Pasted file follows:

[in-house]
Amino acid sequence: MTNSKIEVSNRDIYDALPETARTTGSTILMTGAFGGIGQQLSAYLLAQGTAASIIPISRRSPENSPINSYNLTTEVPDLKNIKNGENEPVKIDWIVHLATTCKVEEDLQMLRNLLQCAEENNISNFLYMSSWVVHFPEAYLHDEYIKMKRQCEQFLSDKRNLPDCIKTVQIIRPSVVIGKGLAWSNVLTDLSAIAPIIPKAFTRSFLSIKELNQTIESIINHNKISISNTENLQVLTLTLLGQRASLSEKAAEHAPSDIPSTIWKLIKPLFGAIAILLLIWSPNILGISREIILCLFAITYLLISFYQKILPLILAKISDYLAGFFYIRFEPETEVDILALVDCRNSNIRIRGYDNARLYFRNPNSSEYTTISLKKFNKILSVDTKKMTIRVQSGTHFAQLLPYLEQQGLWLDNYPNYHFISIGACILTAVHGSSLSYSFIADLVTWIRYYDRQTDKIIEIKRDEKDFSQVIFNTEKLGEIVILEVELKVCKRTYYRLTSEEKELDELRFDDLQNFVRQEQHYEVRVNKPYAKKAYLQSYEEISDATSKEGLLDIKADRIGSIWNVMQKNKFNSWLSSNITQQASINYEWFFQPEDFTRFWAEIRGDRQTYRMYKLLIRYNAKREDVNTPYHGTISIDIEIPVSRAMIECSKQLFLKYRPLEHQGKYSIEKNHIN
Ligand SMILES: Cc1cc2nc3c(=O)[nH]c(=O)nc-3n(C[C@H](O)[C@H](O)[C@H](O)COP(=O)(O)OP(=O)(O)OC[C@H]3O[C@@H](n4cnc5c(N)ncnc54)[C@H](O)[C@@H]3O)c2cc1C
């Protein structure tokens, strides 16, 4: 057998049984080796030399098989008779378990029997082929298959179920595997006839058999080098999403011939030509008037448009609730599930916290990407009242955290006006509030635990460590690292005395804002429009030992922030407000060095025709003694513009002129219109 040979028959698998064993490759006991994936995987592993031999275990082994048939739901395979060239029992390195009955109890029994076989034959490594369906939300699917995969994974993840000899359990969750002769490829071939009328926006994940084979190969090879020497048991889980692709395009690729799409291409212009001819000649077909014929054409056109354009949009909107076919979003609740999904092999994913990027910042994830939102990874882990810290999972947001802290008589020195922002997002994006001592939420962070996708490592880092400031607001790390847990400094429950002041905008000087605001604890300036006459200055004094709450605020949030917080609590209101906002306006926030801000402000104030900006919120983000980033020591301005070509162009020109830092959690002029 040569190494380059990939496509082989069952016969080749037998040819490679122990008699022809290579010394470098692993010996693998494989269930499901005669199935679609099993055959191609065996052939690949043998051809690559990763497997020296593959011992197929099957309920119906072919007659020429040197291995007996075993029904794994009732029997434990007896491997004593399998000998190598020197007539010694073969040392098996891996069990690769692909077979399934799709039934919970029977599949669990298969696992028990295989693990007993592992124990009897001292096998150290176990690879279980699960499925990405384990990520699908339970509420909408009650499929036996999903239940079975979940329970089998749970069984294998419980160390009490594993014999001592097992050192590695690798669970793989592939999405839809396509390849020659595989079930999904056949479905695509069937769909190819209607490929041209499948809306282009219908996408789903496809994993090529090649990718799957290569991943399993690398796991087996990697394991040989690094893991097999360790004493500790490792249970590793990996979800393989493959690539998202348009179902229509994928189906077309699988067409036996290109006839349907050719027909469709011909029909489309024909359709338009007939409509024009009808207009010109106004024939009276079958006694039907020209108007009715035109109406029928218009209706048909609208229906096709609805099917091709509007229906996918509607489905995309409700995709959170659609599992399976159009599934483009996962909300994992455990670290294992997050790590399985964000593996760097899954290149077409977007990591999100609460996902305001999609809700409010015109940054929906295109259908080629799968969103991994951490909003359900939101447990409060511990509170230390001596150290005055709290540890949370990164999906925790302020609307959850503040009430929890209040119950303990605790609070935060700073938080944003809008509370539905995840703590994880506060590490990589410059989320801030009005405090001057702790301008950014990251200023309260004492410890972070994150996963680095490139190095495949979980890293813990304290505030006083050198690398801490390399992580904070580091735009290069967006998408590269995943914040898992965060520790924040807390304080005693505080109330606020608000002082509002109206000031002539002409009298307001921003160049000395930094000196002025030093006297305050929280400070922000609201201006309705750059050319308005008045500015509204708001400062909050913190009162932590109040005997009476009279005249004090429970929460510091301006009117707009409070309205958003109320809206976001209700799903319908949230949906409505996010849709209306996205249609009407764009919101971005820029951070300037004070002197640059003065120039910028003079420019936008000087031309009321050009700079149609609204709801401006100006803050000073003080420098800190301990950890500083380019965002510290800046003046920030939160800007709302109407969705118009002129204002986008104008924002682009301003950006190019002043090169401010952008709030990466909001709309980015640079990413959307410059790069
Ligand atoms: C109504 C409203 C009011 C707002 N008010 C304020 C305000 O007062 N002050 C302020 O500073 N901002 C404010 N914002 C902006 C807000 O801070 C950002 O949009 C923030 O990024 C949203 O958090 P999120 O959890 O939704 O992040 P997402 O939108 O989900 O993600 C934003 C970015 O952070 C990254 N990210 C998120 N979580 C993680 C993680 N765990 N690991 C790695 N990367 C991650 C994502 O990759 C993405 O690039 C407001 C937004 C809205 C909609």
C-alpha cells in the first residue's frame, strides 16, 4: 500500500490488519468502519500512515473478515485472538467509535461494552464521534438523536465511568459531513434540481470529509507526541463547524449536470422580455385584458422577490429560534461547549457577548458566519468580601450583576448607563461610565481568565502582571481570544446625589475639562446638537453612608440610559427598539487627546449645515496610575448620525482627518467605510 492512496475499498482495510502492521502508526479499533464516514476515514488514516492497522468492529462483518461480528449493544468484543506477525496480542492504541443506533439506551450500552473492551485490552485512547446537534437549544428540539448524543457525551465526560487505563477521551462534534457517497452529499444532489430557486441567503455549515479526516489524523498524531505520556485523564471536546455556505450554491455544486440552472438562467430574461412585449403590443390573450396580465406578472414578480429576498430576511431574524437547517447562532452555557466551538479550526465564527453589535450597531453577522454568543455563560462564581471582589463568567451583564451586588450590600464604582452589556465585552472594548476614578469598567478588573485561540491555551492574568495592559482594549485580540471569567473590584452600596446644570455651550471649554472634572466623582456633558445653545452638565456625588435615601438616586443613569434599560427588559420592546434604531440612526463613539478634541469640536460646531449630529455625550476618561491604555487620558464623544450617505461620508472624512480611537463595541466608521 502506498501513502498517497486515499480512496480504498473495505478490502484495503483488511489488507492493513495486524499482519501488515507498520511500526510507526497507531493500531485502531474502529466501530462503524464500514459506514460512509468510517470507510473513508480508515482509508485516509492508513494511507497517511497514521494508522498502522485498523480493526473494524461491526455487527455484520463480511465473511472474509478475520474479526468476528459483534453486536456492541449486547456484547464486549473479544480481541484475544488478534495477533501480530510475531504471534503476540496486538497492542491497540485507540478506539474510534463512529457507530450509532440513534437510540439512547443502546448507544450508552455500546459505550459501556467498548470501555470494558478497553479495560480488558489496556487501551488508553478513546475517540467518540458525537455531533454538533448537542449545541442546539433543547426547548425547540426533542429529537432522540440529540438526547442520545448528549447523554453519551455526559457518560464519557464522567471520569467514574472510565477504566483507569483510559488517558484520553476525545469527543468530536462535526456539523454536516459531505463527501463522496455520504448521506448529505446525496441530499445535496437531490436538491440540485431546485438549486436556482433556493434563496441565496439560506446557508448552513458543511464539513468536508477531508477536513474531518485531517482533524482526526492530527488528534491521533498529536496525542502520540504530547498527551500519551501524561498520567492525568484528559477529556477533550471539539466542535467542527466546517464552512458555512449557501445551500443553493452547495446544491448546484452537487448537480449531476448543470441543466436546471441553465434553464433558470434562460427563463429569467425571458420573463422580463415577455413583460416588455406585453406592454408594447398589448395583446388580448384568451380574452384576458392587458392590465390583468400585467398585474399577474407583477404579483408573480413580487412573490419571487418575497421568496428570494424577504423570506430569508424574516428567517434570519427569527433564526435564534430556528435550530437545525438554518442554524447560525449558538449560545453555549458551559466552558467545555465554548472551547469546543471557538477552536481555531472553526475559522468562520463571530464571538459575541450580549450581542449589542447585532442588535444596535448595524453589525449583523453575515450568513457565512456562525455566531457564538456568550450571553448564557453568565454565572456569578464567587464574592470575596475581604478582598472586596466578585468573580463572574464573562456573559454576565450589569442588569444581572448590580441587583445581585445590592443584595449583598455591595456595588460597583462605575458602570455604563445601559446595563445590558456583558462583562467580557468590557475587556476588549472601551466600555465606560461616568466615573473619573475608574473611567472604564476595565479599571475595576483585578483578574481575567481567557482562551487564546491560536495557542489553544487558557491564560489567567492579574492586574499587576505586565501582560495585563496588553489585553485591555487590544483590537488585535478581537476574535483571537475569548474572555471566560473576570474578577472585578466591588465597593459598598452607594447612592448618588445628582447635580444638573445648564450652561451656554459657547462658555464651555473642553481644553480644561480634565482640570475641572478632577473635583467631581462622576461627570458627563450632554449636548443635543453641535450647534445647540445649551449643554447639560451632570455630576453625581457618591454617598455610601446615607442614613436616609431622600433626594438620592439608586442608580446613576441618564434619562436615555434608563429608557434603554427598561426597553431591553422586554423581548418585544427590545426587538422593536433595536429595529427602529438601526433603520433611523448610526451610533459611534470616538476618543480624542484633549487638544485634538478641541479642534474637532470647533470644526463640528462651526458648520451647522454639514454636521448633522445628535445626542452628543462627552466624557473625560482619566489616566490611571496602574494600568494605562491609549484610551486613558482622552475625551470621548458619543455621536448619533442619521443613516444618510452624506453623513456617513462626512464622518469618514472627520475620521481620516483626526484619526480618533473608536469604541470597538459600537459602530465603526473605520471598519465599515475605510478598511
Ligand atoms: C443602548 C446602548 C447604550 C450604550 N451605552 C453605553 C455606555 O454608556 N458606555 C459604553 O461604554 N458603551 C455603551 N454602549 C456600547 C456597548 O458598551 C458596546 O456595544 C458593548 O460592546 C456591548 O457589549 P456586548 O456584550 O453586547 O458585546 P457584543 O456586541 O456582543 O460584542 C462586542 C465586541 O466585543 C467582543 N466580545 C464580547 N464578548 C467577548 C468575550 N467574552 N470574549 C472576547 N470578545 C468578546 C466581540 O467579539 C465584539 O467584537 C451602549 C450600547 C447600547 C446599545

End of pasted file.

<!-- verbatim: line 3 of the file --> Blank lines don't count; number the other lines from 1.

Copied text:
Ligand SMILES: Cc1cc2nc3c(=O)[nH]c(=O)nc-3n(C[C@H](O)[C@H](O)[C@H](O)COP(=O)(O)OP(=O)(O)OC[C@H]3O[C@@H](n4cnc5c(N)ncnc54)[C@H](O)[C@@H]3O)c2cc1C